Gender and Sexuality
Final Court of Appeal
Tuesday, October 22, 2019
Today I share thoughts from Episcopal priest and CAC faculty member Cynthia Bourgeault on an important question, “What does the Bible say about sexual orientation?” For the record, I couldn’t agree more with her response, so I will allow her words to stand on their own. I hope you will take them to heart.
How you answer this question depends hugely on what you take the Bible to be. If you believe that the Bible is a single, timeless, internally consistent teaching on matters of human morality dictated by God then yes, the Old Testament book of Leviticus is definitely uncomfortable with “homosexuality.” But it is also uncomfortable with menstruating women, shellfish, and pigskin. (And for the record, it has some very harsh words to say about lending money at interest, a prohibition that even biblical literalists seem to find it perfectly permissible to disregard!)
Like most other critically thinking Christians, I see the Bible as a symphony (sometimes a cacophony!) of divinely inspired human voices bearing witness to an astonishing evolutionary development in our human understanding of God (or God’s self-disclosure as we grow mature enough to begin to comprehend it, another way of saying the same thing).
As a Christian, I am bound, when I listen to this diversity of biblical voices, to set my compass by the teachings and the path walked by Jesus himself. Where biblical testimony is internally inconsistent (and even Jesus experienced it this way!), I am bound to honor Jesus as my final court of appeal. And thus, the bottom line must inescapably be that nowhere does Jesus condemn gays or lesbians (or any other person identified in the diverse range of LGBTQ+), and certainly nowhere does he wish harm upon anyone, even those whom the religious culture is so quick to condemn as sinners. His harsh words are reserved entirely for those whose certainty about their religious rectitude causes them to condemn others. Jesus is all about inclusion, forgiveness, and empowerment. In the light of his compassionate presence, people are set free to live their lives in strength and hope, regardless of whether they be considered outcasts by those in the “religious know.”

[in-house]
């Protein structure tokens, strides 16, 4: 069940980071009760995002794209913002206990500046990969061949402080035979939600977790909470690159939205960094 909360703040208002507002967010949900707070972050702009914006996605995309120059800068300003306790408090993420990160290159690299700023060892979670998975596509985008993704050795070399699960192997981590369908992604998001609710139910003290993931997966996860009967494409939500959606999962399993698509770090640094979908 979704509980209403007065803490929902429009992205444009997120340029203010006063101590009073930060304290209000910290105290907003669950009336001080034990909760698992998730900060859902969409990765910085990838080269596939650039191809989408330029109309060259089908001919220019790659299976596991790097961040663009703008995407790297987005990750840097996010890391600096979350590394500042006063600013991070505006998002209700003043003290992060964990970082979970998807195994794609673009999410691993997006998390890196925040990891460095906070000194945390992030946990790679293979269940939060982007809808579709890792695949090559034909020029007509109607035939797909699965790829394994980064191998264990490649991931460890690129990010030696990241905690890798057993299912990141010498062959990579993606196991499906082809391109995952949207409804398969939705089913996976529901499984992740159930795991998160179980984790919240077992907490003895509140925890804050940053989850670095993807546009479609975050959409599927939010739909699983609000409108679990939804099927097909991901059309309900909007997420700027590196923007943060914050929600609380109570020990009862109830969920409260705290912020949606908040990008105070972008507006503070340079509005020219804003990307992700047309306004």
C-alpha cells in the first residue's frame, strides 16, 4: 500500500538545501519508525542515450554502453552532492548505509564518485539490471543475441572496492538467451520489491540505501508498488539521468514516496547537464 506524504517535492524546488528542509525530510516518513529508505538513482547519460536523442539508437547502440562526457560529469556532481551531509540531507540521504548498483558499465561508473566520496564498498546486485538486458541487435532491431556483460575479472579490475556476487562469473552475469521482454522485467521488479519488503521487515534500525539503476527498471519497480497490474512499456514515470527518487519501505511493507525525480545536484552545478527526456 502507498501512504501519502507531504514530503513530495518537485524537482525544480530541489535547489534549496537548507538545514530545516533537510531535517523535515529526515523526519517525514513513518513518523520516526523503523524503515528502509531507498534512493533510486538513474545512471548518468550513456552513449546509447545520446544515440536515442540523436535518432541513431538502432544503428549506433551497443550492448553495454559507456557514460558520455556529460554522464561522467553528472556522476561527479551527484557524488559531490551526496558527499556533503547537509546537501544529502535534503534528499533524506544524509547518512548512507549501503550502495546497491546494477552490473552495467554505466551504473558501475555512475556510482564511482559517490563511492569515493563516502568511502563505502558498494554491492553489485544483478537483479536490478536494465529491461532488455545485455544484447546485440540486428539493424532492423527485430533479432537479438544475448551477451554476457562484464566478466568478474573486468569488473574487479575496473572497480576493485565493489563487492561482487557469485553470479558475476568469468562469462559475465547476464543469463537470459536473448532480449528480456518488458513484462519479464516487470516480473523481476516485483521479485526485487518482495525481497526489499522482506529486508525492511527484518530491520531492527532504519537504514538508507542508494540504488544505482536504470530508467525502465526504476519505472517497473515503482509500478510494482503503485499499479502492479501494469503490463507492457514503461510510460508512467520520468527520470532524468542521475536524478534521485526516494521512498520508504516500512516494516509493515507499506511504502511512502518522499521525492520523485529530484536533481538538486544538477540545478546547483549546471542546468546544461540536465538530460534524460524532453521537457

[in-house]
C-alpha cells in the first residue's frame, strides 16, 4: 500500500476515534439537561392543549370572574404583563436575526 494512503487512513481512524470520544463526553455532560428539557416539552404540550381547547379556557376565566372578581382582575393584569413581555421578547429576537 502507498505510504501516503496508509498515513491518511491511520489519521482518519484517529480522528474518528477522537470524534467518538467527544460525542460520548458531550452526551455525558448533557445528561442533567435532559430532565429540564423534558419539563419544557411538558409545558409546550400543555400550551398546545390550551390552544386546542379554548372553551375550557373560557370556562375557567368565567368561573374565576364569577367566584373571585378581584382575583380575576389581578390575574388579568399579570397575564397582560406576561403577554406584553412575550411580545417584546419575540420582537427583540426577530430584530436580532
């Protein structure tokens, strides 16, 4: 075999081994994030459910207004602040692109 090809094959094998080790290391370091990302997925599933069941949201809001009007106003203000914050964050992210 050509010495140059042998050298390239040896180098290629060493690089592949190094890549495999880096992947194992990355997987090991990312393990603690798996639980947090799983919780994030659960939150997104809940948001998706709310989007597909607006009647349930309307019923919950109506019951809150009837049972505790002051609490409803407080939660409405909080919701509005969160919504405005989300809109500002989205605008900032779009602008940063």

There’s a part in each one of us that would prefer the certainty of an unchanging rulebook to the radical open-endedness of God’s ongoing self-revelation in love. But as a Christian, when confronted by a tension between a religious certainty which leads me to violate the law of love and a deep unknowing that still moves in the direction of “loving my neighbor as myself,” (Matthew 22:39) I am bound to choose the latter course.
“I will be what I will be” is the name God asked Moses to know God by in the book of Exodus (3:14). With that as one line of bearing on my thinking, and the steadily increasing revelation of God’s mercy and compassion as the other, I am compelled by my Christianity to refrain from any behaviors or judgments which arrogantly demean the dignity of another human being or cause them to lose hope.
Adapted from Cynthia Bourgeault, “Cynthia Bourgeault on Homosexuality in the Bible,” Goop, https://goop.com/wellness/spirituality/homosexuality-in-the-bible/.